The word sake is actually a generic Japanese word, and refers to any alcoholic beverage. Vodka is, then, sake in Japan, as is beer, which now out-sells sake in Japan. What English speakers call sake is what the Japanese call seishu or nihonshu: “Japanese liquor.” But since English-speakers routinely call it sake, we will continue with that usage here.

Sake has grown in popularity internationally at the same time that it has declined in its home country. The arrival of other liquor, wine and beer in Japan has led the Japanese to drink from a wider range of alcoholic beverages, and thus while there were 3,229 sake breweries in Japan in 1975, that number had fallen almost by half, to 1,845, in 2007.

Still, the brewing and crafting of sake is more than a millennium old in Japan, a complex process that has long captivated Japanese toji (sake brewers), and they have developed many subtle variations over the centuries. The process has benefited greatly from advancements in manufacturing and chemistry alike, and the finer sakes rise to a level comparable to great wines on sensitive palates.

Here are five things that to know about sake for beginners:

1. The taste of sake depends on the variety of rice that is used in its production, much as wine’s flavor depends on the variety of grapes used. The type of rice used is called saka mai, and it is a larger grain, containing less protein than the rice the Japanese eat. Since what is fermented in the rice is the starch, the milling and polishing of the rice is crucial, to remove the outer husk, where the protein lies; the more the rice is polished, leaving only the pure white starch, the higher-quality the sake can be. There are more than 80 varieties of saka mai, each with its own flavor.

2. The quality of water used in the sake-making process – from washing the rice to diluting the finished product – contributes not just to the flavor, but to its color as well. The quality and chemical composition of the water is closely watched, since water with too much iron, for instance, can affect the color and the taste, while potassium and magnesium will boost the speed and intensity of the fermentation process. “Hard” water, with a higher mineral content, is known to produce a drier flavor, while “soft” water produces a sweeter sake. To this day, the most breweries in Japan are clustered in Niigata Prefecture, where the water is considered to be particularly good.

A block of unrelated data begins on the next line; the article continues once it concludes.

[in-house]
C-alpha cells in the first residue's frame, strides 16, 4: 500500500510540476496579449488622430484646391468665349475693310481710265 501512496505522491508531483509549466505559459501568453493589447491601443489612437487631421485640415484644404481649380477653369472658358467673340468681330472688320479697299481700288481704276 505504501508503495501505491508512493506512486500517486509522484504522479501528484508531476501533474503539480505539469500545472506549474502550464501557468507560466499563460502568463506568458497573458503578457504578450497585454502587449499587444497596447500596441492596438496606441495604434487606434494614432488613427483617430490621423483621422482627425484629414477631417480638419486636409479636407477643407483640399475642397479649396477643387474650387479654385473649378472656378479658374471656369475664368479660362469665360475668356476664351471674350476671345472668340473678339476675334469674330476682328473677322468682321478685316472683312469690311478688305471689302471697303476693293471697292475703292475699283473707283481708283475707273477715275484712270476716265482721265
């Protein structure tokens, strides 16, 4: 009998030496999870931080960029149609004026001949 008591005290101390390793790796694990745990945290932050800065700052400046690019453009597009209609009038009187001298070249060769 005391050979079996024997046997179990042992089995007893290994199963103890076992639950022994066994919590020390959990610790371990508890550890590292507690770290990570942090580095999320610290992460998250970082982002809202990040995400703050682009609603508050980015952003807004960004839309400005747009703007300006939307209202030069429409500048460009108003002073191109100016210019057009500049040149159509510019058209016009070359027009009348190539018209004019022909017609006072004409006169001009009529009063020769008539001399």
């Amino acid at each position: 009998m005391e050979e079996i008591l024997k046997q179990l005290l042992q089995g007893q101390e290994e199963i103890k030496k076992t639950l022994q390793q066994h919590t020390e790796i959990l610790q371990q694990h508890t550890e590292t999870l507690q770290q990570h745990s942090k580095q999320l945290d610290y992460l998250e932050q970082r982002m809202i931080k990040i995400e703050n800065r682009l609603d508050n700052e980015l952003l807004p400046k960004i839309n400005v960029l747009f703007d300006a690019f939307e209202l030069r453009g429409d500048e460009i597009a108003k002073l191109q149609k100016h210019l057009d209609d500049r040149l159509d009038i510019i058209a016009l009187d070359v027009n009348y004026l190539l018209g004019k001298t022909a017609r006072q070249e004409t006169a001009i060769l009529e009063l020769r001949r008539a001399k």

3. The ingredient that turns that rice and water into sake is a mold, Aspergillus oryzae, which sake makers call koji mold. Koji mold is also used to ferment soybeans into miso and soy sauce, the stronger alcoholic beverage shochu, as well as rice vinegar. This tiny but mighty mold is so crucial to Japanese cuisine that in 2006, the Brewing Society of Japan officially declared koji mold to be Japan’s “national fungus.” In addition to koji mold, yeast is also added, in what is a double-fermentation process unique to sake. After fermentation and filtering, sake is stored for between six months and a year, after which little “aging” is accomplished. Unlike wines, few sakes benefit from extended storage.

4. Thus, although it is sometimes discussed in terms of its “notes” and subtle flavors, the creation of sake is closer to that of beer. While wine is made by fermenting the sugar in grapes into alcohol, sake is made by converting the starch in rice into sugars, which are then fermented into sake. During the rationing of World War II, sake brewers were forced to add extra alcohol and even sugar to the rice mash to make the process more efficient and productive, and that has remained a part of the manufacture of most sake in Japan. Thus, only about 25% of Japanese sake is designated “junmai,” or pure sake, the highest quality. In contrast, much sake is watered down after it has finished brewing, and before the aging process. Even so, sake’s 18-20% alcohol content is higher than both beer (6-9%) and wine (9-16%).

5. Whether it is fushu grade, honjozo, a mid-grade, ginjo and daiginjo, both premium grades, or even junmai grade, sake is remarkably flexible in how it may be served. Though cheaper sakes may be improved by heating, some high grade sakes are better heated, while others are preferred chilled, depending on the season and the setting, or the food being served. In all cases, sake is usually served in a small earthenware or porcelain bottle called a tokkuri, and it is sipped from a small porcelain cup the Japanese call a sakazuki. Most important, when drinking sake of whatever grade, don’t forget to top-off your drinking companions’ cups.

By DAVID WATTS BARTON